The city Department of Health and Mental Hygiene has announced changes to the city’s controversial grade system for restaurants that the agency says will reduce fines by 25 percent, returning to levels that existed before the framework on the policy was introduced in 2010, despite more frequent inspections.
The new rules, which will also give restaurant owners the opportunity to request a consultative, ungraded and penalty-free inspection, will be brought before the public for comment. They seek to reduce monetary fines for violations, though the points system will not be changed.
The grading system began in June 2010 and awards restaurants a letter grade corresponding to a total number of points. The grade is to be displayed in the window.
Under the system, a public health hazard, such as failing to keep food at the right temperature, triggers a minimum of 7 points. If the violation can’t be corrected before the inspection ends, the Health Department may close the restaurant until it’s fixed. A critical violation, for example serving raw food such as a salad without properly washing it first, carries a minimum of 5 points. A general violation, such as not properly sanitizing cooking utensils, receives at least 2 points. Restaurants with a score between 0 and 13 points earn an A, those with 14 to 27 points receive a B and those with 28 or more a C. Eateries have the opportunity to improve on their letter grade after an inspection by clearing up violations.
The changes will also reduce fines for a number of first-time violations. The city will also now offer voluntary inspections that don’t result in any penalties and are meant to help guide an owner through the process.
“We are ensuring that while maintaining rigorous standards of safety that the department helps restaurants to navigate the inspection process,” Health Commissioner Mary Bassett said at the announcement of the changes last Friday.
Many restaurant owners have complained that the system has become a source of revenue for the city, with fines being issued for a number of violations that have little to do with sanitary conditions and small violations that could cost up to thousands of dollars even for restaurants that still get an A rating.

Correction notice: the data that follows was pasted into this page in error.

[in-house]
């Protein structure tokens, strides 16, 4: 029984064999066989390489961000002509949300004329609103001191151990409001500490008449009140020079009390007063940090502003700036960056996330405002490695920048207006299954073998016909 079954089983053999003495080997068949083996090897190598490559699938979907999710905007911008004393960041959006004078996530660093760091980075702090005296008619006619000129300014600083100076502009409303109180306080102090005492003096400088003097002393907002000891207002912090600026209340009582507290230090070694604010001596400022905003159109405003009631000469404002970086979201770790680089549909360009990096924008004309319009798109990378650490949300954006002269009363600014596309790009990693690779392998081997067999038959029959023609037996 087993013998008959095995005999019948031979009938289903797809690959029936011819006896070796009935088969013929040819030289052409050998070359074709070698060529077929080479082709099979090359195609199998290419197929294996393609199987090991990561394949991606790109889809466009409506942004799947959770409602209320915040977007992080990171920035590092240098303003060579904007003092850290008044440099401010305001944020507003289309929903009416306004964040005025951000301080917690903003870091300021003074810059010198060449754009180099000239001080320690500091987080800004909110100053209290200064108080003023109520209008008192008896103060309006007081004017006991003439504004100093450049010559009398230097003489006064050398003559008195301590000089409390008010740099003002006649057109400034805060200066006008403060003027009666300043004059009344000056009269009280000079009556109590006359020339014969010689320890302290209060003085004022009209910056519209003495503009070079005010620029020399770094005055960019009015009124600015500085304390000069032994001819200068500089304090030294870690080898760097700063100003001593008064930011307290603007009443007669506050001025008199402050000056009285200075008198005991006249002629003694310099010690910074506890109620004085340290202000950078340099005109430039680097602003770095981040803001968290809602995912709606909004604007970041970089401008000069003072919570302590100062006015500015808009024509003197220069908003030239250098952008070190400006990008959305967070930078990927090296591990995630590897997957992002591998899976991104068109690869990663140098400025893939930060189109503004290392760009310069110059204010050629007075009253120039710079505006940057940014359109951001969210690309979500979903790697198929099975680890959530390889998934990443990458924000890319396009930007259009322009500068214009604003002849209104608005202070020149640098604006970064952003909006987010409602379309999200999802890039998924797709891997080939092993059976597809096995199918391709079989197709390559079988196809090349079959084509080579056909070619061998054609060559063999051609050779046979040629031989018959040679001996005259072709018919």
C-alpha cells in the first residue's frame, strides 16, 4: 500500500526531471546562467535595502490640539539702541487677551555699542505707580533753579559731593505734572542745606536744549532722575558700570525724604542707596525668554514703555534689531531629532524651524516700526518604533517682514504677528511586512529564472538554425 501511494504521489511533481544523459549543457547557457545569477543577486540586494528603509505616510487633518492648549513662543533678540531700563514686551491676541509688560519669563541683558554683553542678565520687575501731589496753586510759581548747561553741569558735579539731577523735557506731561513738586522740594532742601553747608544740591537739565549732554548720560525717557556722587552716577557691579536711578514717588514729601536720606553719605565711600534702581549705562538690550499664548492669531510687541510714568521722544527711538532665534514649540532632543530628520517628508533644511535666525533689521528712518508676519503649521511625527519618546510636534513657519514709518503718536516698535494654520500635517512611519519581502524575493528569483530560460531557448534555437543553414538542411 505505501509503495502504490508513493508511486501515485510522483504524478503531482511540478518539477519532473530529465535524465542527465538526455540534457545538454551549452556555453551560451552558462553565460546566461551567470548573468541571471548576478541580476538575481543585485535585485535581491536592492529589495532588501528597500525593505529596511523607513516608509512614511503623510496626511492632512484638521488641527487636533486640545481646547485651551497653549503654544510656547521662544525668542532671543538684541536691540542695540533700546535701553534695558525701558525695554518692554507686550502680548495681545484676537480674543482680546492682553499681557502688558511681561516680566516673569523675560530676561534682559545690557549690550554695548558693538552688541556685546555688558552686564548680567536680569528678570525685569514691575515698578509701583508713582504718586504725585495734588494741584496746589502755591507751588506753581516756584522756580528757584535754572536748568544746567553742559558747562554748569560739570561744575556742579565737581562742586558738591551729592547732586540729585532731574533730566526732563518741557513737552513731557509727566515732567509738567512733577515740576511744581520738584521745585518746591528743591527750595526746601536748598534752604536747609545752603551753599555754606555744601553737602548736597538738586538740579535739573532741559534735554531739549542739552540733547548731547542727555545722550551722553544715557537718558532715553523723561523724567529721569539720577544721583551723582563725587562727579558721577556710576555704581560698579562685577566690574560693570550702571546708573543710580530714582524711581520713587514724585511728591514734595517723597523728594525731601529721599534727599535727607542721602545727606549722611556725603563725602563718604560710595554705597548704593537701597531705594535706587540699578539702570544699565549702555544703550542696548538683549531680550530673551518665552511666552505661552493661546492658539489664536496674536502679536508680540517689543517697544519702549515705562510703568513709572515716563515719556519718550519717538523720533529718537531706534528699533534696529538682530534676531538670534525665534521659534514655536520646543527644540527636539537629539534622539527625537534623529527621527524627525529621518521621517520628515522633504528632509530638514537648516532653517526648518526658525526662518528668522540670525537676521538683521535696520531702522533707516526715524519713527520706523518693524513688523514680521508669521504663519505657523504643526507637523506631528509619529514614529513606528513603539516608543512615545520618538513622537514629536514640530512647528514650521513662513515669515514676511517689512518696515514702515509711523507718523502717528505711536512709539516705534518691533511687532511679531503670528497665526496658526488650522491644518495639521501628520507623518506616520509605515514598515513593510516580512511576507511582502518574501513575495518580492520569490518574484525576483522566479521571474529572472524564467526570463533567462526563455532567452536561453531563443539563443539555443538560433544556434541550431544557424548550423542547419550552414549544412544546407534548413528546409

Several owners said they did not want to comment on the record about the grading system, but they did note a myriad of issues they’ve had with the city over the system.
“Sometimes, it seems very unfair and very time consuming,” said one manager of a Rego Park restaurant, who declined to have her name and establishment published. “At the very least I hope the new changes focus more on sanitary conditions and less on minutiae.”
Among the items the managers described were fines over placement of silverware, size of napkins and locations of kitchen appliances, all items that they argue have little to nothing to do with cleanliness and receiving a low number of points. Some complained that health inspectors come at prime business hours when it is more likely they will find a small violation that would only carry a small point value, but a large fine.
An owner of a Douglaston eatery who did not want to be identified said he received over $2,500 in fines during an inspection in 2011 despite earning an A rating.
Under the new proposed changes, he would not have had to pay anything. The proposed changes include allowing restaurants whose scores total less than 14 points in an initial inspection — which would award a grade of A — to not pay any fines for the remaining sanitary violations on that inspection. Additionally, the agency would not issue a violation for a structural problem if prior inspections failed to notice it and conditions have not been changed, though the restaurant would still be required to fix it.
Last February, Mayor de Blasio, then still public advocate, released a report showing that revenue from the DOH during the Bloomberg administration shot up more than 600 percent from $8 million in 2002 to $52 million, bolstering accusations the violations were being used by the previous mayor to pad the city’s coffers to avoid raising taxes. In fiscal year 2015, the first full year after these changes are scheduled to be implemented, the Health Department projects raising $30 million from fines.
The proposed changes are an expansion of reforms initiated by former Council Speaker Christine Quinn, one of de Blasio’s mayoral rivals, last October. When Quinn proposed them last summer, in the heat of the mayoral campaign, de Blasio called the reforms “a cynical ploy.”
The mayor admitted during a press conference last week that he had “a change of heart” about the proposals, but did say they needed to go further.
Public comment on the new rules will be accepted through April 29 at 5 p.m. Comments can be submitted online atrules.cityofnewyork.us, by email at firstname.lastname@example.org. A public hearing is scheduled for April 29 from 10 a.m. to 12 p.m. at DOH’s headquarters, 42-09 28 St. 14th floor, room 14-43 in Long Island City.